Limitations associated with wet-bonding led to the recent development of a selective demineralization strategy in which dentin was etched with a reduced concentration of phosphoric acid to create exclusive extrafibrillar demineralization of the collagen matrix. However, the use of acidic conditioners removes calcium via diffusion of very small hydronium ions into the intrafibrillar collagen water compartments. This defeats the purpose of limiting the conditioner to the extrafibrillar space to create a collagen matrix containing only intrafibrillar minerals to prevent collapse of the collagen matrix. The present work examined the use of polymeric chelators (the sodium salt of polyacrylic acid) of different molecular weights to selectively demineralize extrafibrillar dentin. These polymeric chelators exhibit different affinities for calcium ions (isothermal titration calorimetry), penetrated intrafibrillar dentin collagen to different extents based on their molecular sizes (modified size-exclusion chromatography), and preserve the dynamic mechanical properties of mineralized dentin more favorably compared with completely demineralized phosphoric acid-etched dentin (nanoscopical dynamic mechanical analysis). Scanning and transmission electron microscopy provided evidence for retention of intrafibrillar minerals in dentin surfaces conditioned with polymeric chelators. Microtensile bond strengths to wet-bonded and dry-bonded dentin conditioned with these polymeric chelators showed that the use of sodium salts of polyacrylic acid for chelating dentin prior to bonding did not result in significant decline in resin-dentin bond strength. Taken together, the findings led to the conclusion that a chelate-and-rinse conditioning technique based on extrafibrillar collagen demineralization bridges the gap between wet and dry dentin bonding. Statement of Significance The chelate-and-rinse dental adhesive bonding concept differentiates from previous research in that it is based on the size-exclusion characteristics of fibrillar collagen; molecules larger than 40 kDa are prevented from accessing the intrafibrillar water compartments of the collagen fibrils. Using this chelate-and-rinse extrafibrillar calcium chelation concept, collagen fibrils with retained intrafibrillar minerals will not collapse upon air-drying. This enables adhesive infiltration into the mineral-depleted extrafibrillar spaces without relying on wet-bonding. By bridging the gap between wet and dry dentine bonding, the chelate-and-rinse concept introduces additional insight to the field by preventing exposure of endogenous proteases via preservation of the intrafibrillar minerals within a collagen matrix. If successfully validated, this should help prevent degradation of resin-dentine bonds by collagenolytic enzymes.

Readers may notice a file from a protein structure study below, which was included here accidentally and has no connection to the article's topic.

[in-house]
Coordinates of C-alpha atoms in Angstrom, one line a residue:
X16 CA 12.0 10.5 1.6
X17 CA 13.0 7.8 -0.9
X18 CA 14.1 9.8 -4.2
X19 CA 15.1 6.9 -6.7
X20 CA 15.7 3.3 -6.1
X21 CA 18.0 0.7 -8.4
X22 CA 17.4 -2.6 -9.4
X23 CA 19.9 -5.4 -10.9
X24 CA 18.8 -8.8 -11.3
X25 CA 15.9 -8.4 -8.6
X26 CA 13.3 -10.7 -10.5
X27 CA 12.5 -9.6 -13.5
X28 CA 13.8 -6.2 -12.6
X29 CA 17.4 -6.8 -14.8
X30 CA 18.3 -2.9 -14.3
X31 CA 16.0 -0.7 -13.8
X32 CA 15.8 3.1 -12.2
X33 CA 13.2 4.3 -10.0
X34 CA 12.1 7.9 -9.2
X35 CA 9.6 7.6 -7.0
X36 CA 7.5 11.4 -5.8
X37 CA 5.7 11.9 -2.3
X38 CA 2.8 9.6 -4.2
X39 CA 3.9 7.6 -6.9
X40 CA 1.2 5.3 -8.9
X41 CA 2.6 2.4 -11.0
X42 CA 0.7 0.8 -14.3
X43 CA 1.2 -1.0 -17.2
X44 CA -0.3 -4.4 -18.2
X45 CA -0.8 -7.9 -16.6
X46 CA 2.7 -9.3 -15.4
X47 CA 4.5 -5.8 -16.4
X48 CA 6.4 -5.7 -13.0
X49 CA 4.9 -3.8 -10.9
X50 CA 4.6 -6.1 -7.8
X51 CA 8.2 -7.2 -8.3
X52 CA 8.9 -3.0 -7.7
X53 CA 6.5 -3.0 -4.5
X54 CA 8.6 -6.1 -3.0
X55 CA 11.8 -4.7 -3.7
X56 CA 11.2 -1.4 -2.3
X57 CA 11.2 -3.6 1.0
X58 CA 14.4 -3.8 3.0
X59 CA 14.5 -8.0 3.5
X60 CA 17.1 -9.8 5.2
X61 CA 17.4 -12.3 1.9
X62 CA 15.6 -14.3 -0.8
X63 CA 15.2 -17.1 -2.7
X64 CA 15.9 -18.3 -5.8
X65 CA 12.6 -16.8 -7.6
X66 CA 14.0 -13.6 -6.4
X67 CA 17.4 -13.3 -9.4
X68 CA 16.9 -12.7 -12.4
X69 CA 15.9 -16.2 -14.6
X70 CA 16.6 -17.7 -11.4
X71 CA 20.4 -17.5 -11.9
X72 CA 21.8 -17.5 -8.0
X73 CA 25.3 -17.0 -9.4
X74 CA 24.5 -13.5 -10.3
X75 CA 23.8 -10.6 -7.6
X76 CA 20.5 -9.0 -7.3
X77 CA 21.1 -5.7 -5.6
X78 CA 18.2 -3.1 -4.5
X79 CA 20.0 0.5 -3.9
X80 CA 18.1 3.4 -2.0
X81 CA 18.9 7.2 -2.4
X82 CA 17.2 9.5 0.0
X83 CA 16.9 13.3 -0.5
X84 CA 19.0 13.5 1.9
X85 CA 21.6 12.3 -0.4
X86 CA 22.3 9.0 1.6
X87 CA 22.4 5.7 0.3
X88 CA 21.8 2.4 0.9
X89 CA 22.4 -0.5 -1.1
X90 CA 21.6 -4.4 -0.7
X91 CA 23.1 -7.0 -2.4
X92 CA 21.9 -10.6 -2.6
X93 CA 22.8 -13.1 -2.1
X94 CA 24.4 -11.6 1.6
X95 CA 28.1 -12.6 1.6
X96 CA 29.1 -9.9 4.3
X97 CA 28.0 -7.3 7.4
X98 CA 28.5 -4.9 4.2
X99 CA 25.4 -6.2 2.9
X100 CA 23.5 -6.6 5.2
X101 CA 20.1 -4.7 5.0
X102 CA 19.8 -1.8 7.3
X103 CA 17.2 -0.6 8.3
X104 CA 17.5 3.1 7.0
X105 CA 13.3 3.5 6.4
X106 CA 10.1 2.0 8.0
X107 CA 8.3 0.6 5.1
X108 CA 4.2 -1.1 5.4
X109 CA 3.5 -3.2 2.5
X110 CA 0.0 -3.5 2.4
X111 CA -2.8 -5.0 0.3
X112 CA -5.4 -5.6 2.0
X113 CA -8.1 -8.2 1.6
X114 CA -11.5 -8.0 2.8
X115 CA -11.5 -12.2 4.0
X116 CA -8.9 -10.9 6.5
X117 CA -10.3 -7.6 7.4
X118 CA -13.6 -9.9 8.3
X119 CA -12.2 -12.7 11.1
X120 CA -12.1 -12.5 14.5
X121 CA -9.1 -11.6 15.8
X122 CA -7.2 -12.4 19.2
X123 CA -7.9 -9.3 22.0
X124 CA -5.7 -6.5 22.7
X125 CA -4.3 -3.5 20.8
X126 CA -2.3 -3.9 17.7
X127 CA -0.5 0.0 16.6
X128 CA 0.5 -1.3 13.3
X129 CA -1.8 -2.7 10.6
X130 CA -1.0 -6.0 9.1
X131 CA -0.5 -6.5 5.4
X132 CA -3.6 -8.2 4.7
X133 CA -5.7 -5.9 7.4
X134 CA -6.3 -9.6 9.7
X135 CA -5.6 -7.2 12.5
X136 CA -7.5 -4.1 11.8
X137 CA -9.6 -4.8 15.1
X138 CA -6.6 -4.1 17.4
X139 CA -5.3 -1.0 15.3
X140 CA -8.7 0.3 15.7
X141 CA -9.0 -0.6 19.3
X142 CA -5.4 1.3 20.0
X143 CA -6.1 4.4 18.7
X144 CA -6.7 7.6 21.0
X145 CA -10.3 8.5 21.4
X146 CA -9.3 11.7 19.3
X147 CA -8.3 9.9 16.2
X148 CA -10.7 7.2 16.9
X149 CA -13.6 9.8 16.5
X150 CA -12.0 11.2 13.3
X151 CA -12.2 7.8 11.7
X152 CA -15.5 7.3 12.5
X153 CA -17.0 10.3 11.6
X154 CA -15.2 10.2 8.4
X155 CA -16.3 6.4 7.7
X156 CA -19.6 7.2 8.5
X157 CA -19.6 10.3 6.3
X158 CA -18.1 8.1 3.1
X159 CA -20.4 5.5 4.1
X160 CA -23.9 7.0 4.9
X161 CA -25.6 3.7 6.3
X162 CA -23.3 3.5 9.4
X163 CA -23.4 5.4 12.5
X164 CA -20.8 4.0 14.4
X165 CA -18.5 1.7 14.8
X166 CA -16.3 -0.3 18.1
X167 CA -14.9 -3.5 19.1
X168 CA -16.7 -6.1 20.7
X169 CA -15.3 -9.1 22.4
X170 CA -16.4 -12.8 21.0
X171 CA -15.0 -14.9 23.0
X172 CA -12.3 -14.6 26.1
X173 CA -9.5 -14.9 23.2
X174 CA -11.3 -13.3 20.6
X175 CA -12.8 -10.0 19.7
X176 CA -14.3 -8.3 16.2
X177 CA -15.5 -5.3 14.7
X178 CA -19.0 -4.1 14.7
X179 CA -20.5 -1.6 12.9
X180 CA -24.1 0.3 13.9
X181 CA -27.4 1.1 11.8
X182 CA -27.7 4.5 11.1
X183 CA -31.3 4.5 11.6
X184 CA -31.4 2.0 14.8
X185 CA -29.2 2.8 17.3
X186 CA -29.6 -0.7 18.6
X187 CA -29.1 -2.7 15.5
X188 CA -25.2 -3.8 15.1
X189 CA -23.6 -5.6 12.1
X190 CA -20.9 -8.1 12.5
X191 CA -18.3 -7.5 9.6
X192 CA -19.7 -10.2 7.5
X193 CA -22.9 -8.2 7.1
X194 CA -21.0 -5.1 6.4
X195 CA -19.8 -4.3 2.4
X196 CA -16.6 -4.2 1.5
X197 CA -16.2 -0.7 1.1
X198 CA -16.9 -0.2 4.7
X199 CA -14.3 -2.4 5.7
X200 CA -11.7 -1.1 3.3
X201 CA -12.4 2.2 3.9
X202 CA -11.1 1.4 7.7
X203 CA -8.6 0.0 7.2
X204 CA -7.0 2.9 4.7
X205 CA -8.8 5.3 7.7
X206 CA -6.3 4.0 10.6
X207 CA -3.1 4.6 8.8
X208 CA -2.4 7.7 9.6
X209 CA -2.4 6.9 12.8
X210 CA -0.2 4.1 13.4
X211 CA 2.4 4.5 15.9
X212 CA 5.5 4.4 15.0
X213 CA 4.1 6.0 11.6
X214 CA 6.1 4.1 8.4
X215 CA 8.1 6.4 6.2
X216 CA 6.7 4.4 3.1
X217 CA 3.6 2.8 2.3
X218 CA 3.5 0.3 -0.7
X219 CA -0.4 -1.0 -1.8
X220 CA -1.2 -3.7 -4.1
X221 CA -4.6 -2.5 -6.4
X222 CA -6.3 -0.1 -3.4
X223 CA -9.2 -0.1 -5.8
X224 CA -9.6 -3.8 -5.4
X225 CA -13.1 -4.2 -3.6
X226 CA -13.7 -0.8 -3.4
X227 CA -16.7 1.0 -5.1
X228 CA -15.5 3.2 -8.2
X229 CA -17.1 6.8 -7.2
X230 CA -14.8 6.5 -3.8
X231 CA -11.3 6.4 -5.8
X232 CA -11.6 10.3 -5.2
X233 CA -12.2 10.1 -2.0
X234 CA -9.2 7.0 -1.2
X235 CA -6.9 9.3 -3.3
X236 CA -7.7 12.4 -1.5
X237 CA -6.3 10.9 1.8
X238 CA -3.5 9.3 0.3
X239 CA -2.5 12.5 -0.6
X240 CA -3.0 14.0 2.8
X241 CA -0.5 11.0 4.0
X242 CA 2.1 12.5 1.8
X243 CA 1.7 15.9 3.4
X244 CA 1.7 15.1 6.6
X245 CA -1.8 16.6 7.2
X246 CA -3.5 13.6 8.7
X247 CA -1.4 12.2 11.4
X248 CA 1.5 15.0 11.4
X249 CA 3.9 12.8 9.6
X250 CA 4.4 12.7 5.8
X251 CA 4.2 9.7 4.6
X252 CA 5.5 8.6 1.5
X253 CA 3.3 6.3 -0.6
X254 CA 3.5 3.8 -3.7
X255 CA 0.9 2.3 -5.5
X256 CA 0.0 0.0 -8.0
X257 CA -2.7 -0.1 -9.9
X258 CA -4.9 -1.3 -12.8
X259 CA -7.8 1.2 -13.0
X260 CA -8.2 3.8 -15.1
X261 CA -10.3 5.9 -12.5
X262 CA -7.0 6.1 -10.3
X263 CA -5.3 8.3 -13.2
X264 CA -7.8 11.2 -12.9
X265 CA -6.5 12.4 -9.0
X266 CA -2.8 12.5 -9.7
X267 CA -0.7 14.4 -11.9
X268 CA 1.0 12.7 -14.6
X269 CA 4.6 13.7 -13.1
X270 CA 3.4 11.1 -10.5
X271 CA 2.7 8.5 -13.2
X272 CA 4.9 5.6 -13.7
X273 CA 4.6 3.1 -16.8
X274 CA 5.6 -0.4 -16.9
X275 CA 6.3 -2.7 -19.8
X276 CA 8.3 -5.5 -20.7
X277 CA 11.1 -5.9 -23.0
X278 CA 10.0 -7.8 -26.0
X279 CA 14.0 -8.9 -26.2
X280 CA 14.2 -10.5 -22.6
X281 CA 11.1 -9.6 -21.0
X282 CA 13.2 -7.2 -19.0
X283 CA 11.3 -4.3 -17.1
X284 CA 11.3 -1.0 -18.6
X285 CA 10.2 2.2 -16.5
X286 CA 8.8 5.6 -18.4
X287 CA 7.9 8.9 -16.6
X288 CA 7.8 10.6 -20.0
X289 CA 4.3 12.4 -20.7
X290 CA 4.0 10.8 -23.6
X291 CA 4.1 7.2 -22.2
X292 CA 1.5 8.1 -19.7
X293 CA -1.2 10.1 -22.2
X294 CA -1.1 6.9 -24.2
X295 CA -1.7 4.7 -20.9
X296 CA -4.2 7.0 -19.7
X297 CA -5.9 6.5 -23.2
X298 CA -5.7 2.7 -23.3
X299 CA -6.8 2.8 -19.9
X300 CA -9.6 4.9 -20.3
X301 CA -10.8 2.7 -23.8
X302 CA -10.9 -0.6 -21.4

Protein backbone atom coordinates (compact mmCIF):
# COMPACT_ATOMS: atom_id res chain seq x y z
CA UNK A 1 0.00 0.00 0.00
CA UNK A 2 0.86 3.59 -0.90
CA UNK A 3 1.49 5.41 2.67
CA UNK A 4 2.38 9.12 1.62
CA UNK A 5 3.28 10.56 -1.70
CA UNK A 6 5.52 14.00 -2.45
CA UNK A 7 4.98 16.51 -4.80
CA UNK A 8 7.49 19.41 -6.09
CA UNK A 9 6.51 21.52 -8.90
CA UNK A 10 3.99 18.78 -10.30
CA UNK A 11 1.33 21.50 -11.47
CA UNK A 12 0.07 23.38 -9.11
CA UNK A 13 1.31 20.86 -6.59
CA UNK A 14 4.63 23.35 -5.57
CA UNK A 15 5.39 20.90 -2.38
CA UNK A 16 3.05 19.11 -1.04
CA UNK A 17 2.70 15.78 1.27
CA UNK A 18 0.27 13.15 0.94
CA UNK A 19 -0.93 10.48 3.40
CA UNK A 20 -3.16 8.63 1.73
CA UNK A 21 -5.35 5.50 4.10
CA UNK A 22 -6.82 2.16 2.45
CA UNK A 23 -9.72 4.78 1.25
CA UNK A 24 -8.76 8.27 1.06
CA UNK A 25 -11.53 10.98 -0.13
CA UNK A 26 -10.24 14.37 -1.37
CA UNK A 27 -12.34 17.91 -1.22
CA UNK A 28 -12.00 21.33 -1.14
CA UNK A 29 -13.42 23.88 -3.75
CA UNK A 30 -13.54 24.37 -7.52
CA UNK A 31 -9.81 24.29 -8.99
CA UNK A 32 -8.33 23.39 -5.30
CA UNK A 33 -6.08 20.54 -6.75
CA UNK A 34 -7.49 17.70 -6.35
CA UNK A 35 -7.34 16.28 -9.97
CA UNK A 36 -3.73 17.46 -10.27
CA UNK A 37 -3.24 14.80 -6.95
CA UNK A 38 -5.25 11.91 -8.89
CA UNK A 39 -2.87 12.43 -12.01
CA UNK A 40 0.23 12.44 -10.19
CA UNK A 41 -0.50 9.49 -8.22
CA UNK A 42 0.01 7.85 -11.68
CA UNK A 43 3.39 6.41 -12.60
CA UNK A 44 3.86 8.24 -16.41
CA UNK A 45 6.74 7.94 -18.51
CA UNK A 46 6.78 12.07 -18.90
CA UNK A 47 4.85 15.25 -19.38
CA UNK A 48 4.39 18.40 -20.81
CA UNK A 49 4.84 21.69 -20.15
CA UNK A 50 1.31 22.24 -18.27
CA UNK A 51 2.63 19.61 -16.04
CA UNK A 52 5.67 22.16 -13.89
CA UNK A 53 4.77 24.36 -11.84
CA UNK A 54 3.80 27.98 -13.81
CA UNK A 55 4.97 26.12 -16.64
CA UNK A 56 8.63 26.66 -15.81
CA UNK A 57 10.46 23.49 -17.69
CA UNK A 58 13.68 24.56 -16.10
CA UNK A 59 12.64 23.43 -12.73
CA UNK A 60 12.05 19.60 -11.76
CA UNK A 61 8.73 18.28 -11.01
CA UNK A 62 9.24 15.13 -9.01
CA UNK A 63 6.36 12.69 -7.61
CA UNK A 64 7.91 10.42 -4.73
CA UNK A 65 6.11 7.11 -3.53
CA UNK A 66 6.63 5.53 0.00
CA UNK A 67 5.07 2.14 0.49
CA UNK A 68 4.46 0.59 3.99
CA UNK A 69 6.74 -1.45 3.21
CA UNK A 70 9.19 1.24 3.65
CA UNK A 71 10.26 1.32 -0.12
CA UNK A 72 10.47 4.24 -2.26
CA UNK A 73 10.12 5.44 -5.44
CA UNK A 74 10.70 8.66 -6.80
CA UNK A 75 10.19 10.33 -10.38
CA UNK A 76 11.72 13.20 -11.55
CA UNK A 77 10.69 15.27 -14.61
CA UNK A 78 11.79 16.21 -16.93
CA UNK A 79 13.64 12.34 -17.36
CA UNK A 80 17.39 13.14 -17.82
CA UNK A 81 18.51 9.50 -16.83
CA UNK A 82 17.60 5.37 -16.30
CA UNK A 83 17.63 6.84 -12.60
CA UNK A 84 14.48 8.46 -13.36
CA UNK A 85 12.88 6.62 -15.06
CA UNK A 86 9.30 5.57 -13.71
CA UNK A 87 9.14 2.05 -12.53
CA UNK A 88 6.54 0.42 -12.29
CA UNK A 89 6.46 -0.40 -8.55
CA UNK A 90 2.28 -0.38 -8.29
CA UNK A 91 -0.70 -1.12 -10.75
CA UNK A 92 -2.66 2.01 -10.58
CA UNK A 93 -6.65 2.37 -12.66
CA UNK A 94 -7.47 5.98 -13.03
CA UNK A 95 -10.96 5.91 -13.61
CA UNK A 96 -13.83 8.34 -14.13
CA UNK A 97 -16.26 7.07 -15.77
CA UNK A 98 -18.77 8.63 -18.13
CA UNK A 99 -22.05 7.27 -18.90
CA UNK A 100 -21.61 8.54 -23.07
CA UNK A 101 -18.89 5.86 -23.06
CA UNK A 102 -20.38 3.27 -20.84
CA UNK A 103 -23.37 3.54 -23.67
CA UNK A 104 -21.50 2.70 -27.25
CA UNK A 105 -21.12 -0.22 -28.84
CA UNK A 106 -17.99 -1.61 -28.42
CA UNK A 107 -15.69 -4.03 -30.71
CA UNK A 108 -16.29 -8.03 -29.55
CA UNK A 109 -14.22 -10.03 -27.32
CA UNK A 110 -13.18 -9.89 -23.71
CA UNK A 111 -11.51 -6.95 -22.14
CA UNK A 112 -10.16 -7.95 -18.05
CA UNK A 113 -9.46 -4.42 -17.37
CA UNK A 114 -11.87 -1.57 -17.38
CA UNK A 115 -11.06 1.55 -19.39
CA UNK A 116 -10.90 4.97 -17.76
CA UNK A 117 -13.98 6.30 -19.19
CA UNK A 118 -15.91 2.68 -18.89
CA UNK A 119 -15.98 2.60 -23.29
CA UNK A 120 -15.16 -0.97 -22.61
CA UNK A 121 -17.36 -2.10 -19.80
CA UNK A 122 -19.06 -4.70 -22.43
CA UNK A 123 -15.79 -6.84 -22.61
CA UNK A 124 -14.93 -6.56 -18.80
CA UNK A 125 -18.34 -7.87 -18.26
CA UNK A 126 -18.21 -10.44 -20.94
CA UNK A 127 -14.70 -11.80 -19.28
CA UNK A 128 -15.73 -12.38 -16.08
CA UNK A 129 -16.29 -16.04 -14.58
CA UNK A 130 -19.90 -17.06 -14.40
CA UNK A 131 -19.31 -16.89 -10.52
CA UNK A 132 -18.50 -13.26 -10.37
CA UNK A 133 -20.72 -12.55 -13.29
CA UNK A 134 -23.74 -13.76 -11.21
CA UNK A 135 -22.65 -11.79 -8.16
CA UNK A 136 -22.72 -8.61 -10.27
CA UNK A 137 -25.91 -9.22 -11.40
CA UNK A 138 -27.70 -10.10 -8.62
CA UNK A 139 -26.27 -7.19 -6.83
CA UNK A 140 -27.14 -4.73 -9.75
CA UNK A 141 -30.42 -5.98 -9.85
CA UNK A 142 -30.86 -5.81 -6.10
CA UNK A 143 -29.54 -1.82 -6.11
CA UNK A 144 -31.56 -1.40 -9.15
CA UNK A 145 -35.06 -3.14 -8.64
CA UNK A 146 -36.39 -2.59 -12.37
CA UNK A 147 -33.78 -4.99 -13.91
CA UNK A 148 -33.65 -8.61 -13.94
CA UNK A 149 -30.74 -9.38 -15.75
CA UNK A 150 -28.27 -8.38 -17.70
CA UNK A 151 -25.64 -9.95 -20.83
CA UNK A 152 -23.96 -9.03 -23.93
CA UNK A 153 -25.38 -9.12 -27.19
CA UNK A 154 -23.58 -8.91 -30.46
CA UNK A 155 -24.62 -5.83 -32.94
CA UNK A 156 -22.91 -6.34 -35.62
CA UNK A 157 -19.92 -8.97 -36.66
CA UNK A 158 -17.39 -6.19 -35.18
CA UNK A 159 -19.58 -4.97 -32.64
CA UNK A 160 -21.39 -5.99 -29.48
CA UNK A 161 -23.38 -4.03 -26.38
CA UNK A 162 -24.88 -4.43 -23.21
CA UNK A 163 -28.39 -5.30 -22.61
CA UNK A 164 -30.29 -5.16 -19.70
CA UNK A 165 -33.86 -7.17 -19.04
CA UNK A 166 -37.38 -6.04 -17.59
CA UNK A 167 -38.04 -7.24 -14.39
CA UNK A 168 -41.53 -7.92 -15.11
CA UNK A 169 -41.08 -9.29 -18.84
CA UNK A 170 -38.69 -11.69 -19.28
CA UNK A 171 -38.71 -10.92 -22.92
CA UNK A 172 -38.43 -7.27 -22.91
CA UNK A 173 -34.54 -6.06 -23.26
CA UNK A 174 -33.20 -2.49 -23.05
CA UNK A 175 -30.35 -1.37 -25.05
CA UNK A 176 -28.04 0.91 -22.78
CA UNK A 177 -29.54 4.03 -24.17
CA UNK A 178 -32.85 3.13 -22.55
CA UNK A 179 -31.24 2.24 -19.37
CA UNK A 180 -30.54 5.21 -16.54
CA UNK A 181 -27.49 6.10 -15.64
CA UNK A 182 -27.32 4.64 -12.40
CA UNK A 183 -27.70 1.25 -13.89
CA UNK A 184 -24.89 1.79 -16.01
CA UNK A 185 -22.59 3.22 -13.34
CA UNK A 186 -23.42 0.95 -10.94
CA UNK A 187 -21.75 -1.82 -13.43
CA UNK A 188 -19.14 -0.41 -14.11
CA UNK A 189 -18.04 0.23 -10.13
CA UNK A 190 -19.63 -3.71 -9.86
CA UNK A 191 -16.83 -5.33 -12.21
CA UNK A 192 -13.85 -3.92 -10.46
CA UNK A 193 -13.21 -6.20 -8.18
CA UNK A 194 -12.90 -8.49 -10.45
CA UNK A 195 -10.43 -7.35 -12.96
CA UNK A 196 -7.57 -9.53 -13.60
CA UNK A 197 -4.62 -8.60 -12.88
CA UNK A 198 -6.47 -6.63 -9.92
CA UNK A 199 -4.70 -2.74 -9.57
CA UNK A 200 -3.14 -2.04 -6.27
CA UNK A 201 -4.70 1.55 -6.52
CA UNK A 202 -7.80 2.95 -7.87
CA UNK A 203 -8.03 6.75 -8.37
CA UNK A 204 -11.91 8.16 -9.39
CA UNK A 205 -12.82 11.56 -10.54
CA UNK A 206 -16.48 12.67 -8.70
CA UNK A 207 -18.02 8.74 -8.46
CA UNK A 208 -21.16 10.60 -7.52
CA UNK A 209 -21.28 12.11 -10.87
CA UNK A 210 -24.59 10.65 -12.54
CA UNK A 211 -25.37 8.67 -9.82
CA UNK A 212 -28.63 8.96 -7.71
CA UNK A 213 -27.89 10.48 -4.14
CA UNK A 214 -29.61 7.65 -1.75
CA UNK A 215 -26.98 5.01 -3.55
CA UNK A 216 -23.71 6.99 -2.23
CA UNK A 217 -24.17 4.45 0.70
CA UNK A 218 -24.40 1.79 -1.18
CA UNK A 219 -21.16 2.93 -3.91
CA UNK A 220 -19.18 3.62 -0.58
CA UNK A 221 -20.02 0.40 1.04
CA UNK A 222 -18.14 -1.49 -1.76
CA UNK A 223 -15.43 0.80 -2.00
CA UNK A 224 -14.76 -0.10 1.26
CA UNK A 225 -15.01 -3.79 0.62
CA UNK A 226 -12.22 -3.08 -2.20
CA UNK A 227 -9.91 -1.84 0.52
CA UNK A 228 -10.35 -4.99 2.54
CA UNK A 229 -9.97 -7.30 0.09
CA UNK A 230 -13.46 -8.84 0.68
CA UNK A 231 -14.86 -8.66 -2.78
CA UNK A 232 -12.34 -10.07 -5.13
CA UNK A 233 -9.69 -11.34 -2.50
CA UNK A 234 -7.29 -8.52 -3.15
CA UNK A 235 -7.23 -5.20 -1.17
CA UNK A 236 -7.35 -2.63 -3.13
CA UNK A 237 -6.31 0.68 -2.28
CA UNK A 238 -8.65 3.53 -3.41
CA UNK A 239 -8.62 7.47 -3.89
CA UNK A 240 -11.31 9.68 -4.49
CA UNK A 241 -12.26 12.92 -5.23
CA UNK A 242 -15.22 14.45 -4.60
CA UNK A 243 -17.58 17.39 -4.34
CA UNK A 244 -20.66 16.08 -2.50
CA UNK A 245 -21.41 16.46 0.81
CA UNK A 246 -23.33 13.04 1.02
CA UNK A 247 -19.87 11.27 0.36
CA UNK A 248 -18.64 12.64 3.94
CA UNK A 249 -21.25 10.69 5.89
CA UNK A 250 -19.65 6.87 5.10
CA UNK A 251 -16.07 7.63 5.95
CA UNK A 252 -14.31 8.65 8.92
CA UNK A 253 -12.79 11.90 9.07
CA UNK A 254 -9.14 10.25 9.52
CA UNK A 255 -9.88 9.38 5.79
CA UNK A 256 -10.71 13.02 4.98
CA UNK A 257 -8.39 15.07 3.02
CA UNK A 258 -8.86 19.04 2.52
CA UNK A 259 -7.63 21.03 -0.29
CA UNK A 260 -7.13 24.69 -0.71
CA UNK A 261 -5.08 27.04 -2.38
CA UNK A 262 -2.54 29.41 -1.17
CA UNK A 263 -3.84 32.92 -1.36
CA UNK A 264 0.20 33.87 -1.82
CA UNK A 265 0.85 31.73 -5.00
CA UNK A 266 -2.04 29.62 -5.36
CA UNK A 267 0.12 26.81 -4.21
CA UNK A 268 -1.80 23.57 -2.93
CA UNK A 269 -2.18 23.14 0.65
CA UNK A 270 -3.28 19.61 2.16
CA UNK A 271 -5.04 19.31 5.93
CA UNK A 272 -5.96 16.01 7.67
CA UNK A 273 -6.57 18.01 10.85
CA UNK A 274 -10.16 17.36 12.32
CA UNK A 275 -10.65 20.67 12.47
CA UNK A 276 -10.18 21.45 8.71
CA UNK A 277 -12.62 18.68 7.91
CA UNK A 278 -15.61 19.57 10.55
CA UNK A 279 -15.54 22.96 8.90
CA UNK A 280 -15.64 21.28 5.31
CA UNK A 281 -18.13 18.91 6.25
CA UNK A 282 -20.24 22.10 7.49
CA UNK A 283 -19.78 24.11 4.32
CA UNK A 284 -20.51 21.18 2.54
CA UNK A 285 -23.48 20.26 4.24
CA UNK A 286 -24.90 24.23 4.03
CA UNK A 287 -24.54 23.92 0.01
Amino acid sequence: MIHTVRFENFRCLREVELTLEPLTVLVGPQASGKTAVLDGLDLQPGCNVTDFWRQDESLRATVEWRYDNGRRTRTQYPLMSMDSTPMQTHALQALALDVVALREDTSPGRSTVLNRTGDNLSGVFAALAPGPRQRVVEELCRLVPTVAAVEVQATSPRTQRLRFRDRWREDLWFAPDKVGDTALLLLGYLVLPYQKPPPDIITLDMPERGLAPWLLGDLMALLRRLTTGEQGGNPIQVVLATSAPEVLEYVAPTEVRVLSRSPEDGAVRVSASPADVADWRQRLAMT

|Original language||English (US)|
|Number of pages||14|
|State||Published - Jul 15 2017|
ASJC Scopus subject areas
- Biomedical Engineering
- Molecular Biology